Daily Digest

Opposition grows to drilling offshore Florida and South Carolina

OIL & GAS:
• Florida officials argue against seismic testing for oil or natural gas deposits offshore until research determines effects on sea life. (The Florida Times-Union)
• South Carolina Congressman Mark Sanford opposes seismic testing and drilling for oil and natural gas off the state’s coast. (The Island Packet)
• A Florida bill that would block permits for fracking until research and a rule-making are set passes the House amid disagreements over its effects. (Saint Peters Blog)
• Nearly 30 percent of 444 Florida and Alabama coastal residents surveyed said they were personally affected by the 2010 BP oil spill and are dissatisfied with local leaders’ responses. (The Gainesville Sun)
• A federal judge in New Orleans ruled oil spill cleanup workers who sue BP for medical problems that surface later in life have the right to make their case before a jury. (The Times-Picayune)

COAL ASH: An environmentalist asserts South Carolina is the nation’s leader in managing coal ash waste not North Carolina as Gov. Pat McCrory claims. (WUNC North Carolina Public Radio)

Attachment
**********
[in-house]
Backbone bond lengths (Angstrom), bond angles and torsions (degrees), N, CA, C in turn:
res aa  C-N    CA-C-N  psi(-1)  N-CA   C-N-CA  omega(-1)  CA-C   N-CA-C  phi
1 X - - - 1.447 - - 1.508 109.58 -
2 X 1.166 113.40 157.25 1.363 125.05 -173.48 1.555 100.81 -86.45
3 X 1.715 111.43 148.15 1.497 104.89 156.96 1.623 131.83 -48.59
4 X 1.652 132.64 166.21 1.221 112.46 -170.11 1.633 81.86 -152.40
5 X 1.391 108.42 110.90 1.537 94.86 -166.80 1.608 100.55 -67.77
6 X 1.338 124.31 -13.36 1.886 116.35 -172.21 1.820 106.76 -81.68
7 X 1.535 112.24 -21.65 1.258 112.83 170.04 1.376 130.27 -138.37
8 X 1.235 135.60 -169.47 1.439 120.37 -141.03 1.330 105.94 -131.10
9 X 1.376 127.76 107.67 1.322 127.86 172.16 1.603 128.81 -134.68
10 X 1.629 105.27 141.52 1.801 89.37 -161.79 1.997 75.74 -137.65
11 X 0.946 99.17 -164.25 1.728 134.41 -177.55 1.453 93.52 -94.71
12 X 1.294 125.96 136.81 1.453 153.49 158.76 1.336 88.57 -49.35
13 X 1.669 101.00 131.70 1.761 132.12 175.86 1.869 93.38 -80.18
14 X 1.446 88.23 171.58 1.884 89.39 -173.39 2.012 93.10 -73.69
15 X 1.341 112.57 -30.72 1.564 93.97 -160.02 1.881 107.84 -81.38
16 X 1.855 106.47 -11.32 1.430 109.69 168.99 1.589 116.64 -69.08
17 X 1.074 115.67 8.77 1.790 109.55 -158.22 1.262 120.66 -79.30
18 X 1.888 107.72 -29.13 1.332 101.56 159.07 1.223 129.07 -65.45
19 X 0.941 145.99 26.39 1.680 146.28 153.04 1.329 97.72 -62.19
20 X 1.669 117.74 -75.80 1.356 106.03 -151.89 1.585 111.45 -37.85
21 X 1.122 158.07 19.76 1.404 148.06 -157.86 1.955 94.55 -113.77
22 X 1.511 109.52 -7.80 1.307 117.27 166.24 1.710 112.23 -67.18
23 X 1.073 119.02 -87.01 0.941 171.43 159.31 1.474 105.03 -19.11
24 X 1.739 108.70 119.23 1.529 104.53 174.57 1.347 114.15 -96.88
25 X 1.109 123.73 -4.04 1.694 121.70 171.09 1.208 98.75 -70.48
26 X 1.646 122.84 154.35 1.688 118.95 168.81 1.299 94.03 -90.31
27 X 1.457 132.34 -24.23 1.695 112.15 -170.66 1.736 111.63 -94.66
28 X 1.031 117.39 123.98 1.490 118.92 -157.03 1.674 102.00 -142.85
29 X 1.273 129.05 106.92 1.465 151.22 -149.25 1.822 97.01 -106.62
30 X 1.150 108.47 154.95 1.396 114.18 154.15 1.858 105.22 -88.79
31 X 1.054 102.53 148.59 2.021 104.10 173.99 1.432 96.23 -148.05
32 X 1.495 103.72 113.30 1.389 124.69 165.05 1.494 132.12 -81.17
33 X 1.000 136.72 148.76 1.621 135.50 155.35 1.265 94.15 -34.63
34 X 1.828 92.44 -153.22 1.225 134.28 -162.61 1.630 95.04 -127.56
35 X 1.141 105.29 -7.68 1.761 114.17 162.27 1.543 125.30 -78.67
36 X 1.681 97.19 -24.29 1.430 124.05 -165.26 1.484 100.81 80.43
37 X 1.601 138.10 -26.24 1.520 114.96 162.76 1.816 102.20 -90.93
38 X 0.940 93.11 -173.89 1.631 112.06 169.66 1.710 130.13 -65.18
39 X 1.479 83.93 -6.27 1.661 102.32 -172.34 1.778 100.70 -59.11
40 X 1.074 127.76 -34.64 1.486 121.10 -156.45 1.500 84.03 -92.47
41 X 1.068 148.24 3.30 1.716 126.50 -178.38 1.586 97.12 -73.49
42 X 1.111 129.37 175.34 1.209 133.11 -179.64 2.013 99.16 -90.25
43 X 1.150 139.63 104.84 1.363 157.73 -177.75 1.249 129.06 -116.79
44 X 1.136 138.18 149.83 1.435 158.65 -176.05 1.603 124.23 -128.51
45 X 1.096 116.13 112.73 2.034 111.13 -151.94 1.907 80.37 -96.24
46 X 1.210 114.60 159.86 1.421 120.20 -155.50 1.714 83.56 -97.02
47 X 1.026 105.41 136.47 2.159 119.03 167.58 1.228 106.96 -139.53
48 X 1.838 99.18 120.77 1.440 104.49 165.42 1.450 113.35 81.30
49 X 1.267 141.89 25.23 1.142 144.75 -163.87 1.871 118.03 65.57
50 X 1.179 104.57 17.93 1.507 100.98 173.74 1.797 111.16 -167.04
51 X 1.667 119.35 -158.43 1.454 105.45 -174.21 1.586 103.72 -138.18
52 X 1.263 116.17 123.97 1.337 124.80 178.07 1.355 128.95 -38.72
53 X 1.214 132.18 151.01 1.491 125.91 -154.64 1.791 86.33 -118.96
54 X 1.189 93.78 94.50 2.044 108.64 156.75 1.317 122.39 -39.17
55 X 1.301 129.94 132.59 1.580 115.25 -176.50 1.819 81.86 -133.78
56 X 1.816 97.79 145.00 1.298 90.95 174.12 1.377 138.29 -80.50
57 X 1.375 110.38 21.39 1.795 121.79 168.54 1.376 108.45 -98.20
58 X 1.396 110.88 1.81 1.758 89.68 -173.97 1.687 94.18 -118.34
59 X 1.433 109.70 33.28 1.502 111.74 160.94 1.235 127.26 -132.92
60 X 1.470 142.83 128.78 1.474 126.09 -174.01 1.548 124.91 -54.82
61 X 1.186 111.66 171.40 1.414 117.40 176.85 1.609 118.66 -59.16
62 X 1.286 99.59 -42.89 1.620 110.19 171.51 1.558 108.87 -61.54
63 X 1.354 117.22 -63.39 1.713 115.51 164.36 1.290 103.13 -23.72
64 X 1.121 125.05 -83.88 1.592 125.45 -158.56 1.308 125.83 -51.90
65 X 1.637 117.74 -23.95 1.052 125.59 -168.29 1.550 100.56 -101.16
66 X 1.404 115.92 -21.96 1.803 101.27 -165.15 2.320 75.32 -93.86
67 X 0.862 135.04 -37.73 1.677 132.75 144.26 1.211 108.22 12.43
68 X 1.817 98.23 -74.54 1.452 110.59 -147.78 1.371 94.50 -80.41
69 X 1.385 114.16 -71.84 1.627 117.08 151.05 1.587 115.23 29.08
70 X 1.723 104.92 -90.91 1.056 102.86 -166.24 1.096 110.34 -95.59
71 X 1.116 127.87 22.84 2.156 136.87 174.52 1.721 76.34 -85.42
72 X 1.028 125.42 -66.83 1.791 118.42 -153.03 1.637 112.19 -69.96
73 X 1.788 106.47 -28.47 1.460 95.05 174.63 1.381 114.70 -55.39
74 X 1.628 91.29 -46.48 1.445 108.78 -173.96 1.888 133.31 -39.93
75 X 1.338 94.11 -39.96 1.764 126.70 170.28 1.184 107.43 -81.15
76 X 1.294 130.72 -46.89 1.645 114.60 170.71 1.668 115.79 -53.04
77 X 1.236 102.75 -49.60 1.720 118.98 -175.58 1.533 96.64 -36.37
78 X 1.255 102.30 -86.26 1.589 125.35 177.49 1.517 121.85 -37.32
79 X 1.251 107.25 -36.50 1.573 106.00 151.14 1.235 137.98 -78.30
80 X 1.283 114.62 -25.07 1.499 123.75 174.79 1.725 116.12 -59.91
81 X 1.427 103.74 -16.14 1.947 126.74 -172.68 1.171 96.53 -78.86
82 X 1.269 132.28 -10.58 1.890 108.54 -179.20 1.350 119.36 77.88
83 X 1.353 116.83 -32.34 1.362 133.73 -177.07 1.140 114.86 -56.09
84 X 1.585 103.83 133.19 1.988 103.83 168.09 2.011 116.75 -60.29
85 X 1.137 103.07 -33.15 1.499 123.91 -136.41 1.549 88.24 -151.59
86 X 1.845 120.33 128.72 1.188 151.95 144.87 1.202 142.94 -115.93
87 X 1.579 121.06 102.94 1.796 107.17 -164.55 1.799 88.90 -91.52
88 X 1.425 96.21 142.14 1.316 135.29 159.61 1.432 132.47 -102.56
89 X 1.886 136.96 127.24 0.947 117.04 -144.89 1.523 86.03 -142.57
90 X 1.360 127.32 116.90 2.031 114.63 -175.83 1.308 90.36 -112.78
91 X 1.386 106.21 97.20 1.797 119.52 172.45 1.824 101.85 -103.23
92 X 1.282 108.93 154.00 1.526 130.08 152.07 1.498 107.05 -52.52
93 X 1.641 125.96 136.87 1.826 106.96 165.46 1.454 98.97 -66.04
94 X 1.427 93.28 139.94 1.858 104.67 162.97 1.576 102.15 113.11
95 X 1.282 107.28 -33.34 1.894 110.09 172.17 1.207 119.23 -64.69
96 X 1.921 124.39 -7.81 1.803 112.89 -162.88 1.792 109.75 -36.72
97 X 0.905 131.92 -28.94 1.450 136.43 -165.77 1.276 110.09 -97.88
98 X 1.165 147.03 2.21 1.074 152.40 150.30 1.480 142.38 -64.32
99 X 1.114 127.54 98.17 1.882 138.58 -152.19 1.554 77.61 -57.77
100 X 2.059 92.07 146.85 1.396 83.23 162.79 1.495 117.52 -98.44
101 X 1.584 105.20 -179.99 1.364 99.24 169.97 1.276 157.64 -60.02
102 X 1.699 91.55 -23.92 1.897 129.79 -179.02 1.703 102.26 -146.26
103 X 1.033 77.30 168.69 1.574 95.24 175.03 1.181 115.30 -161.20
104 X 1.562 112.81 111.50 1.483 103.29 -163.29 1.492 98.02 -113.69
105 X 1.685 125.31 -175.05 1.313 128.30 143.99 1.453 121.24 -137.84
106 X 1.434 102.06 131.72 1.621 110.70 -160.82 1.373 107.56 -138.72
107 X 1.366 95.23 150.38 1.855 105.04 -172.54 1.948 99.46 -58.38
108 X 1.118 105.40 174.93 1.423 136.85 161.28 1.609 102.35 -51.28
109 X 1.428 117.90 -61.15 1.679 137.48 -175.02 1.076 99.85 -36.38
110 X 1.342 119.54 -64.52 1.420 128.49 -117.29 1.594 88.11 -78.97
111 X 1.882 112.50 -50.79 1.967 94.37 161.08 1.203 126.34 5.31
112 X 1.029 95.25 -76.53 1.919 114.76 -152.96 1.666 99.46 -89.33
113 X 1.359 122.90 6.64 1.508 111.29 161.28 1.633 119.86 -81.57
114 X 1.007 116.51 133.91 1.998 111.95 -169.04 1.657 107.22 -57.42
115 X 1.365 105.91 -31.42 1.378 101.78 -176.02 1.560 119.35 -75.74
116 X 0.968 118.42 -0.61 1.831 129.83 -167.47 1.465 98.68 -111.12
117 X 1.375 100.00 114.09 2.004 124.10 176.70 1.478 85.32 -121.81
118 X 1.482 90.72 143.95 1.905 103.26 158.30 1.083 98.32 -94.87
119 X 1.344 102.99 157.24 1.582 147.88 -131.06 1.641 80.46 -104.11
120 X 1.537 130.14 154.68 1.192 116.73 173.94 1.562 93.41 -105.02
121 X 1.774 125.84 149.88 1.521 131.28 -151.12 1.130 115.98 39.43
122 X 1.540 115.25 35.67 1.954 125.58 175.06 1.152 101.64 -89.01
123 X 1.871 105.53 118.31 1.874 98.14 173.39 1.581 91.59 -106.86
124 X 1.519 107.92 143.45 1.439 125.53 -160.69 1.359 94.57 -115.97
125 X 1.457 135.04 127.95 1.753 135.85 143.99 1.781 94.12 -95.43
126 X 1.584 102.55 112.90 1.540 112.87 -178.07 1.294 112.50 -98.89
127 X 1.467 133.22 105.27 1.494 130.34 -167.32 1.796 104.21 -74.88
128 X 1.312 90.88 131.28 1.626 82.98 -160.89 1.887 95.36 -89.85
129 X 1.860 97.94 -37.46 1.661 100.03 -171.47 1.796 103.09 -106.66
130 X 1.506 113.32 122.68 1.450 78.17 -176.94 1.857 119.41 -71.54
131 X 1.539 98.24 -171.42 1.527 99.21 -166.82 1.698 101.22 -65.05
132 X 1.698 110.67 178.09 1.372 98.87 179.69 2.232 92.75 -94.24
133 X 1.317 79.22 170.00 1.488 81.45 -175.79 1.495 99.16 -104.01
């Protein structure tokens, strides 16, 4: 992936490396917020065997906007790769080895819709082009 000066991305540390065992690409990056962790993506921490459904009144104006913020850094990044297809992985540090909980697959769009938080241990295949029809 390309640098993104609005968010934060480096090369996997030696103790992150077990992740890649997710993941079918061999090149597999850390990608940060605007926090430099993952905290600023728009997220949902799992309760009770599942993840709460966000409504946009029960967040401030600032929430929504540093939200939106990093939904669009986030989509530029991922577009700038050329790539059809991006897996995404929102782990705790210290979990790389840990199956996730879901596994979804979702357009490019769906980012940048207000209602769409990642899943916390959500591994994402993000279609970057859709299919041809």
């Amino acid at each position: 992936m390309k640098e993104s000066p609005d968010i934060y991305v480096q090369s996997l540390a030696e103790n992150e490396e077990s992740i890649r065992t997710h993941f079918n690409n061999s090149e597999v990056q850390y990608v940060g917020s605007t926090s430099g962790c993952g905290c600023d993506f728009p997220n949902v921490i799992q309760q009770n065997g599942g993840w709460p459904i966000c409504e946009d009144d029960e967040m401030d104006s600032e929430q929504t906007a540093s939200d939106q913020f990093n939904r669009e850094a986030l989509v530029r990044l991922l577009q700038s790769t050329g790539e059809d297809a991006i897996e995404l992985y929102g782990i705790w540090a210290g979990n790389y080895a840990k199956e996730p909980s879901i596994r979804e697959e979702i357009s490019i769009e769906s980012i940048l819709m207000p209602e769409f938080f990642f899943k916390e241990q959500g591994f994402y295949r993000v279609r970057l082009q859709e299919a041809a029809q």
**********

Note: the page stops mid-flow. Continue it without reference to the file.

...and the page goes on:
INNOVATION: University of Arkansas researchers have invented an electrical power converter system that simultaneously accepts power from a variety of energy sources and converts it for use in the electrical grid system. (University of Arkansas)

CLIMATE: Marco Rubio is challenged to back up his claim that addressing climate “will have a devastating impact” on the U.S. economy. (Saint Peters Blog)

ELECTRIC VEHICLES: City of Ocala, Florida installs its first downtown charging station. (Ocala Star Banner)

MEDIA: Tampa Bay Times energy writer Ivan Penn is leaving this summer to take a position as energy reporter for the Los Angeles Times. (Saint Peters Blog)

COMMENTARY:
• Is the environmental risk from fracking too high for Florida? (Palm Beach Post)
• The President of Dominion Virginia Power defends a study showing the Virginia Peninsula needs a new high-voltage power line after two power plants close. (The Virginian-Pilot)

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